Is earlier intervention needed?
Researchers and clinicians are only beginning to understand the relationship between pediatric flexible flatfoot and obesity, which becomes even more complicated in the context of orthotic treatment. Findings from Hong Kong appear to throw another wrinkle into the mix, suggesting that obese children are significantly slower to respond to orthotic therapy than their normal-weight counterparts.
Investigators from the North District Hospital in New Territories, HK, analyzed nine pairs of children with flexible flatfoot treated with insoles that provided support for the medial longitudinal arch. In each pair, one child met the study’s criteria for obesity, which was defined as body weight more than 20% greater than the median body weight in Hong Kong for a given height. The children were followed for a mean of 3.3 years.
Change in arch development was assessed using an ink footprint, from which the Staheli arch index was calculated. The researchers found that the obese children demonstrated a 68% slower rate of arch index improvement than the non-obese children, said Sam Law, MPhil, BscPO, who presented his group’s findings at the ISPO meeting in Leipzig.
Law gave an example of a seven year old girl with an arch index of 1.40, who was predicted to improve at a rate of 0.16 per year. She would be 10 years old by the time the researchers would expect to see significant improvement.
This becomes an issue when considering the timing of surgical intervention in children who do not improve appreciably with orthoses. At North District Hospital, the optimal age for surgery is based on the resting calcaneal stance angle: 10.5 years if the RCSA is greater than 5º and 12.5 years if it is equal to or less than 5º. The findings suggest that more aggressive interventions should be considered at an earlier stage in children in whom a slower rate of arch development would be expected.
“These data can help us give appropriate treatment to these patients,” Law said.
Without appropriate intervention, obese children with flexible flatfoot will grow up to pose even greater clinical challenges as adults, according to Paul Scherer, DPM, founder of ProLab Orthotics in Napa, CA, and immediate past chairman of applied biomechanics at the California School of Podiatric Medicine in Oakland.
“As these children grow their dysfunctional feet are going to create problems that are going to make their way into our offices,” said Scherer, who presented on obesity and pediatric flexible flatfoot at the FIP meeting in Amsterdam.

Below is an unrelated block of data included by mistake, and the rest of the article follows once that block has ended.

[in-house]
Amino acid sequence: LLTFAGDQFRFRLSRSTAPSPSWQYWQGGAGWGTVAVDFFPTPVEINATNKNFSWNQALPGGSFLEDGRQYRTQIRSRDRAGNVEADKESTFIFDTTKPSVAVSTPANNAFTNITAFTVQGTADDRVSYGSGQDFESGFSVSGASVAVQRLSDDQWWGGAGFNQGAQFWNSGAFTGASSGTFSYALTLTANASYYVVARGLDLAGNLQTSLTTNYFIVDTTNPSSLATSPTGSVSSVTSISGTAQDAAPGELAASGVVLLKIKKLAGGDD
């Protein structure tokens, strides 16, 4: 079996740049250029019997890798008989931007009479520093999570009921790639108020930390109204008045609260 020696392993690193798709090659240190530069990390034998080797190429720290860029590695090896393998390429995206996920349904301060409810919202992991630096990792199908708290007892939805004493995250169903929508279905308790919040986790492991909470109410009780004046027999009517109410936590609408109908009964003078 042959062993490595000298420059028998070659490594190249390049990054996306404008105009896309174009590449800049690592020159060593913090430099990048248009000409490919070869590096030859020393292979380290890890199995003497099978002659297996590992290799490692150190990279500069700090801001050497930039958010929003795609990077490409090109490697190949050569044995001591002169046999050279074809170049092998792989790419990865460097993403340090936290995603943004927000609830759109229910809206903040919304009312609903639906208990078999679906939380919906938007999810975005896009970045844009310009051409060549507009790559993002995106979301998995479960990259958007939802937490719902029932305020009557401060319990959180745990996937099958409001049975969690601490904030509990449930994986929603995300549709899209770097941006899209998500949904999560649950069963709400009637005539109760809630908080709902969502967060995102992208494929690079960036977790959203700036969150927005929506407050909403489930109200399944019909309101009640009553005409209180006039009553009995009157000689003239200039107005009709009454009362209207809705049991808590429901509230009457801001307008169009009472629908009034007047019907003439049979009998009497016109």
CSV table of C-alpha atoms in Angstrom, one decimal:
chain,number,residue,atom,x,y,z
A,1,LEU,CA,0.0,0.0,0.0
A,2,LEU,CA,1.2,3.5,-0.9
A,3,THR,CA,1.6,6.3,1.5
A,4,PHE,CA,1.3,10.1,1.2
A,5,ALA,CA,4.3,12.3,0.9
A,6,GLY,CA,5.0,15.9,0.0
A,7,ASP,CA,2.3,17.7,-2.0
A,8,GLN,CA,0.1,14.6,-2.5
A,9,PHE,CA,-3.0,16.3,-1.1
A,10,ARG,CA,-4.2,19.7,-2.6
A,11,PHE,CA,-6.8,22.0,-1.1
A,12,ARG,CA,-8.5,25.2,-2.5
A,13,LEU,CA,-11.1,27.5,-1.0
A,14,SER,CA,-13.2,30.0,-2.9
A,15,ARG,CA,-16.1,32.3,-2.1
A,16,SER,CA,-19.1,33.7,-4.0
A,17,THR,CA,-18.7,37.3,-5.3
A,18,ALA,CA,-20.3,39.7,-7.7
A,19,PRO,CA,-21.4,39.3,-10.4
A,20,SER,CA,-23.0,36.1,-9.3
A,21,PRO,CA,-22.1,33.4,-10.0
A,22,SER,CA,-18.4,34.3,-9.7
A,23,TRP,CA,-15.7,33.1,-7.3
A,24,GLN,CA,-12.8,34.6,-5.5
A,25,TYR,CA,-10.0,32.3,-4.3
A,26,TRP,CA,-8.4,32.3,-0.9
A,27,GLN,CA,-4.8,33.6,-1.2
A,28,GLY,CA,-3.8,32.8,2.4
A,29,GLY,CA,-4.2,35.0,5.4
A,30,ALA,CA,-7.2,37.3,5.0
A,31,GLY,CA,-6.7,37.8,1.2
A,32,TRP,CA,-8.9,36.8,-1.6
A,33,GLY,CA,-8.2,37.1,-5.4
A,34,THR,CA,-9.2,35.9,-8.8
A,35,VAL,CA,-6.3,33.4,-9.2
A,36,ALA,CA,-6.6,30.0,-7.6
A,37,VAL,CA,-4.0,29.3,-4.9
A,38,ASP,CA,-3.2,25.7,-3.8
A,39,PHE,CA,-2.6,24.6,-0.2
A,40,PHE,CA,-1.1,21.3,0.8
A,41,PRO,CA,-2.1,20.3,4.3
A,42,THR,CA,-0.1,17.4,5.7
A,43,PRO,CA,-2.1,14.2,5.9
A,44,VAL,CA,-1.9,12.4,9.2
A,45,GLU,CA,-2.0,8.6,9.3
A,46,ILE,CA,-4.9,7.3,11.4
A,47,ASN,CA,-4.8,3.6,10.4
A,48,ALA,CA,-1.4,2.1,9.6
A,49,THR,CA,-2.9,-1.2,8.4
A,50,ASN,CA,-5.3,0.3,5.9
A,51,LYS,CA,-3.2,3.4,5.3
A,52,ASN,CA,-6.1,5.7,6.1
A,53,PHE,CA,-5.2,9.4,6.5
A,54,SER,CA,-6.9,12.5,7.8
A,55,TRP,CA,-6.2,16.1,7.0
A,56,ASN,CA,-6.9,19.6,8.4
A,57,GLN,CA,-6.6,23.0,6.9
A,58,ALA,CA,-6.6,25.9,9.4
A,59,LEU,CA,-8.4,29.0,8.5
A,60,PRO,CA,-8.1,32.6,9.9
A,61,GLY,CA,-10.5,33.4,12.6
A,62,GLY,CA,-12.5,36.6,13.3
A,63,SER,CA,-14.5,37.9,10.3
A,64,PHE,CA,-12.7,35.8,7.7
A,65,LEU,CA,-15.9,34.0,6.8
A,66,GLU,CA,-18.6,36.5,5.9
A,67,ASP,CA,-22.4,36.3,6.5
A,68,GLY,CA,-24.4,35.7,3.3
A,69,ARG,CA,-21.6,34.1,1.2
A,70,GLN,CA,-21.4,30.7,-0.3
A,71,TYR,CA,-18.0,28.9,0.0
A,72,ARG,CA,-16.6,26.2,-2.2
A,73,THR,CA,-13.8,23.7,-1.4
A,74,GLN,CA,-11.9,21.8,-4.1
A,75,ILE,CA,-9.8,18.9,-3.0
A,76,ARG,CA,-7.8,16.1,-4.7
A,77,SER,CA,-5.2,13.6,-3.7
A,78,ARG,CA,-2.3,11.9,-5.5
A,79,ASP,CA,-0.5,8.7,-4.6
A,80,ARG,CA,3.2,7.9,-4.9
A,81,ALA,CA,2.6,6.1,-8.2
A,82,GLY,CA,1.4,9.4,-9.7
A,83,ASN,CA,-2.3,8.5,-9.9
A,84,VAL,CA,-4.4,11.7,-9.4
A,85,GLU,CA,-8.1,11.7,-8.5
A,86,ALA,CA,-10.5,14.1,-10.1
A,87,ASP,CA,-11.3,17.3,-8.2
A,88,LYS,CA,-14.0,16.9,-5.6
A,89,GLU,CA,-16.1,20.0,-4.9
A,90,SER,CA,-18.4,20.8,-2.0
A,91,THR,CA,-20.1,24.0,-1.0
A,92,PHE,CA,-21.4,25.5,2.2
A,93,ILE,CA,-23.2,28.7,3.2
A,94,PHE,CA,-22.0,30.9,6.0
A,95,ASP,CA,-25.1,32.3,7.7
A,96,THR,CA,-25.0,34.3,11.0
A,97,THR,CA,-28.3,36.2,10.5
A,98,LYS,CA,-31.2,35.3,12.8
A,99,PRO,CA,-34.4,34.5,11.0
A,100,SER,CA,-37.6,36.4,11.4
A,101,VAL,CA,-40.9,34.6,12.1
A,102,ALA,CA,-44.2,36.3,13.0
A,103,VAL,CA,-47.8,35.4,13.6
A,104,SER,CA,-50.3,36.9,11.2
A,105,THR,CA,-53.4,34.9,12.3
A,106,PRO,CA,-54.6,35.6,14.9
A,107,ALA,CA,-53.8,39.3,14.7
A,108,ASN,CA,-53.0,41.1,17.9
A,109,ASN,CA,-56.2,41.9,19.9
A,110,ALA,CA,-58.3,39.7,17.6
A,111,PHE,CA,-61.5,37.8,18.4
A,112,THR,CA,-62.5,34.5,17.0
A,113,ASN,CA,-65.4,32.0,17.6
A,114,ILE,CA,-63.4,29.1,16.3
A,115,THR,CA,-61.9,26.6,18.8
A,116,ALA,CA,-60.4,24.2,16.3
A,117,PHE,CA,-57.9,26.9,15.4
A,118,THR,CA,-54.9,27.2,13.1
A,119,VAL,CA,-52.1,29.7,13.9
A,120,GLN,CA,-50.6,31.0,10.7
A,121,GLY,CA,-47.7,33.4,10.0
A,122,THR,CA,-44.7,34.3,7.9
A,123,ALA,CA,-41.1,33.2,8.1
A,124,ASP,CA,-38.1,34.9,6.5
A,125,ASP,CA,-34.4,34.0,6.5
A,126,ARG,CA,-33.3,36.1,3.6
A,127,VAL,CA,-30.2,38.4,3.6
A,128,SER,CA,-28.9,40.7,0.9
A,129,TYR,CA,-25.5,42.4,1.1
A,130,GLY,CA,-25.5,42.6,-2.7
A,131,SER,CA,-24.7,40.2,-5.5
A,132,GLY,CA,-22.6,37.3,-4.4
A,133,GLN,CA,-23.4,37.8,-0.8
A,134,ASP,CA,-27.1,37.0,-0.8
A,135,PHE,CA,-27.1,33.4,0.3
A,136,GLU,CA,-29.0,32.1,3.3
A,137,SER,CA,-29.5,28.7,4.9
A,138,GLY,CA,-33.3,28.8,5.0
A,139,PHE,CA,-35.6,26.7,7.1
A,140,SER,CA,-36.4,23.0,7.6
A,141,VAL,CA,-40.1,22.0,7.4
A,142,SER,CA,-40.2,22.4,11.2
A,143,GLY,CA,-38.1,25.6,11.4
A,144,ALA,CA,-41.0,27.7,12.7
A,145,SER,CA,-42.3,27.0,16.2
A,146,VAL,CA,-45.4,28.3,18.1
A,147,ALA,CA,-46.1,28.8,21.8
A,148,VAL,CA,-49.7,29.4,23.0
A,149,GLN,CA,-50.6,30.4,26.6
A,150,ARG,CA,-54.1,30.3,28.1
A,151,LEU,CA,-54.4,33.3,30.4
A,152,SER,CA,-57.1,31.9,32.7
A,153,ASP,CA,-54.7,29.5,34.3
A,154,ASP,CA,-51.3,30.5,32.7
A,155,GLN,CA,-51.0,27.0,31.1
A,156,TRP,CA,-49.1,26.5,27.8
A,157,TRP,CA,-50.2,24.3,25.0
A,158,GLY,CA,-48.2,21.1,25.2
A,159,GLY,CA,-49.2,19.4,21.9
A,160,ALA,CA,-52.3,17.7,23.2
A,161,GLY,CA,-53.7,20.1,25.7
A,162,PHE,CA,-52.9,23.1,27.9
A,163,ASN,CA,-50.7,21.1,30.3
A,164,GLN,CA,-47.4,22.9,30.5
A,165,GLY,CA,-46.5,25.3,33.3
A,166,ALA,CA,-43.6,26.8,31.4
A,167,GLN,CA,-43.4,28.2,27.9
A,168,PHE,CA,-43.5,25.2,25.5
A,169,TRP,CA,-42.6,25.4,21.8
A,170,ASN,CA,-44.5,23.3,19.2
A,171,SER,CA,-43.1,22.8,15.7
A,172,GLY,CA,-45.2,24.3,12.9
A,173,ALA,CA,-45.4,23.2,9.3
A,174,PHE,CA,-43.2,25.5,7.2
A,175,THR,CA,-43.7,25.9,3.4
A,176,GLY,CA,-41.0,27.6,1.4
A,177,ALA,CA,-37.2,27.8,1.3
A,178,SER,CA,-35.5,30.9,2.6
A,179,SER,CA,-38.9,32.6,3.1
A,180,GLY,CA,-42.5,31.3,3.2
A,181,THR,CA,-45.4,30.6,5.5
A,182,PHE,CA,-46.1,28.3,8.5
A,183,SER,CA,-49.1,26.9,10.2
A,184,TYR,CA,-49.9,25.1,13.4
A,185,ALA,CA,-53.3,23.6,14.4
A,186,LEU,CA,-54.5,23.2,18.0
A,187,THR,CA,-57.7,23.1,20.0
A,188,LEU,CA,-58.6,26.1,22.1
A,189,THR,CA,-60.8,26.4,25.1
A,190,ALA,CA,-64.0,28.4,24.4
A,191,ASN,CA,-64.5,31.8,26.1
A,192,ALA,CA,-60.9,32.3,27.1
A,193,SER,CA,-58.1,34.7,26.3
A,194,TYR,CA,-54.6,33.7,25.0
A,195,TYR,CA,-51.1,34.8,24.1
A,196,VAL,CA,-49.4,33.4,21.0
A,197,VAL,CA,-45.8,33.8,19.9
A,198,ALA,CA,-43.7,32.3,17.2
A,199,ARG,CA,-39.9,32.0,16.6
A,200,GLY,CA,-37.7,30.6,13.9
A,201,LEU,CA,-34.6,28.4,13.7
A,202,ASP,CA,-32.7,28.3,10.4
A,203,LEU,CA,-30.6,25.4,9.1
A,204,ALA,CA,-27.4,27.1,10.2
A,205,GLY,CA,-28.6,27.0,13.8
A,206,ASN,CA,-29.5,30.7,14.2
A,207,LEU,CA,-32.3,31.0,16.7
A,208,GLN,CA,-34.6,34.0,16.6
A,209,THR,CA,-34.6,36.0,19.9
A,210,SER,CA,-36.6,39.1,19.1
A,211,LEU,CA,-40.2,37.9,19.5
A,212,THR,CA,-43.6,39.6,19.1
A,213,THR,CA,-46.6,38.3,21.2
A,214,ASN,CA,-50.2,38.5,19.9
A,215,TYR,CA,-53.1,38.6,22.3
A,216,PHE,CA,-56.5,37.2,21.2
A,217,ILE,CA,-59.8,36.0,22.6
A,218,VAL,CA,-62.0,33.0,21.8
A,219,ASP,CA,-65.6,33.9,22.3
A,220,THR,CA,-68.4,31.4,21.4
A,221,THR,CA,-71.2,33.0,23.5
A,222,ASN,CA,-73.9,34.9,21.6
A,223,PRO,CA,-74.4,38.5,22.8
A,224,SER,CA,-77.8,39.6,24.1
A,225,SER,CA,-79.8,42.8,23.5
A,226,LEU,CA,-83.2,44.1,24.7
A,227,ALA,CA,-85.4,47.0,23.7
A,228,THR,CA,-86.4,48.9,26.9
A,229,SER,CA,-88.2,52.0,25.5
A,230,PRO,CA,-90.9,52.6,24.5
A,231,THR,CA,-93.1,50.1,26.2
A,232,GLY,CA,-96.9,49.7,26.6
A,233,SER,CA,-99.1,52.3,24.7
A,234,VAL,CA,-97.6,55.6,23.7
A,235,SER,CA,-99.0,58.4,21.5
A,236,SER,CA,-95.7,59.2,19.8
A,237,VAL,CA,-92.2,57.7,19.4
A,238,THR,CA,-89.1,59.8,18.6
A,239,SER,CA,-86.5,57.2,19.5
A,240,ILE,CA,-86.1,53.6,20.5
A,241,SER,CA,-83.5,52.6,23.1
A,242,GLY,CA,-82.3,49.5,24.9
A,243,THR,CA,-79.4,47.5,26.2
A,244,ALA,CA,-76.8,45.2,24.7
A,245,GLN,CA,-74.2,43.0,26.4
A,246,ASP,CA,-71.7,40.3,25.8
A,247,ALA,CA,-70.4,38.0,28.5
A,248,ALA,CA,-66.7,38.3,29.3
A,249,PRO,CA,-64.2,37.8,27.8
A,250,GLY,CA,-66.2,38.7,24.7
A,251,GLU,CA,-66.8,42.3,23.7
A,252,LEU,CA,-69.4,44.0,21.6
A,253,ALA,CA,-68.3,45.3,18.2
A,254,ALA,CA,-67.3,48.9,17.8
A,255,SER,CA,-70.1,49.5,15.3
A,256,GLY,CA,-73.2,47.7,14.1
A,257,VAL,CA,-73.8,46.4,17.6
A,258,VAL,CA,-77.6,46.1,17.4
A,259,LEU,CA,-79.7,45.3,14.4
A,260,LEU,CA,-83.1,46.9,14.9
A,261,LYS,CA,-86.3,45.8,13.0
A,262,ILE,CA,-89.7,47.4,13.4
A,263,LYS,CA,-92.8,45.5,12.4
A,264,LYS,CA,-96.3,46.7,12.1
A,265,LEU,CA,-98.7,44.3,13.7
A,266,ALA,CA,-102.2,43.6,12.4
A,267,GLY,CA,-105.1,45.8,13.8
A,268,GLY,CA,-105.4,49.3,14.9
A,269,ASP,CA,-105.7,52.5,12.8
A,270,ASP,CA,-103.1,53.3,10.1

Although not all children who develop flexible flatfoot are obese, a number of studies show an association between the two conditions, most recently a 2009 Taiwanese study in which flexible flatfoot was diagnosed in 56% of obese children vs 27% of normal-weight children.
“I could not find one study that said obese children have a lower rate of hypermobile flatfoot,” Scherer said.
The question of which children with flexible flatfoot should be treated with orthoses, however, remains controversial (see “Numbers needed to treat? The pediatric flexible flatfoot debate,” January, page 22).
At North District Hospital, all pediatric flexible flatfoot patients receive orthotic therapy, regardless of whether they are obese or symptomatic, Law said.
An evidence-based clinical pathway proposed last year, however, recommended that children who are asymptomatic be monitored rather than automatically treated with orthoses.
“We don’t need to treat every flatfoot,” Scherer said. “We will be criticized for overtreatment and that will reflect negatively.”
Despite pharmaceutical advances for RA, long-term foot pain, disability persist
Pharmaceutical interventions can significantly decrease symptoms associated with rheumatoid arthritis, but foot-specific pain and disability persists as the disease progresses, according to research from the Jan van Breemen Institute in Amsterdam.
In a cohort of more than 800 patients, investigators have found that metatarsophalangeal joint swelling decreases significantly with the first two years of taking medication, but then plateaus for the next six years. Similarly, disability decreases with medication from about 60% to 40%, but does not decrease further. Meanwhile, erosions increase significantly, from 20% in the first year to 60% by year eight.
“Those with walking disability at two years were very likely to still have a walking disability at eight years. So it’s very important to try to increase their walking ability early on,” said Marike van der Leeden, MSc, PT, a researcher in the department of rehabilitation medicine and psychology at the institute, who presented her group’s findings at the FIP meeting in Amsterdam.
In a subgroup of 62 patients, van der Leeden and colleagues found that plantar pressure, pressure time integral, and inflammation were correlated with pain, and that gait parameters were correlated with disability. They also found that disease duration was associated with increased forefoot plantar pressure, decreased toe contact, increased contact time, and a later heel rise during the rollover phase of gait.
“During the disease process, function of the foot decreases and you see a more shuffling gait,” van der Leeden said. “Don’t ignore the foot, even if the disease is inactive.”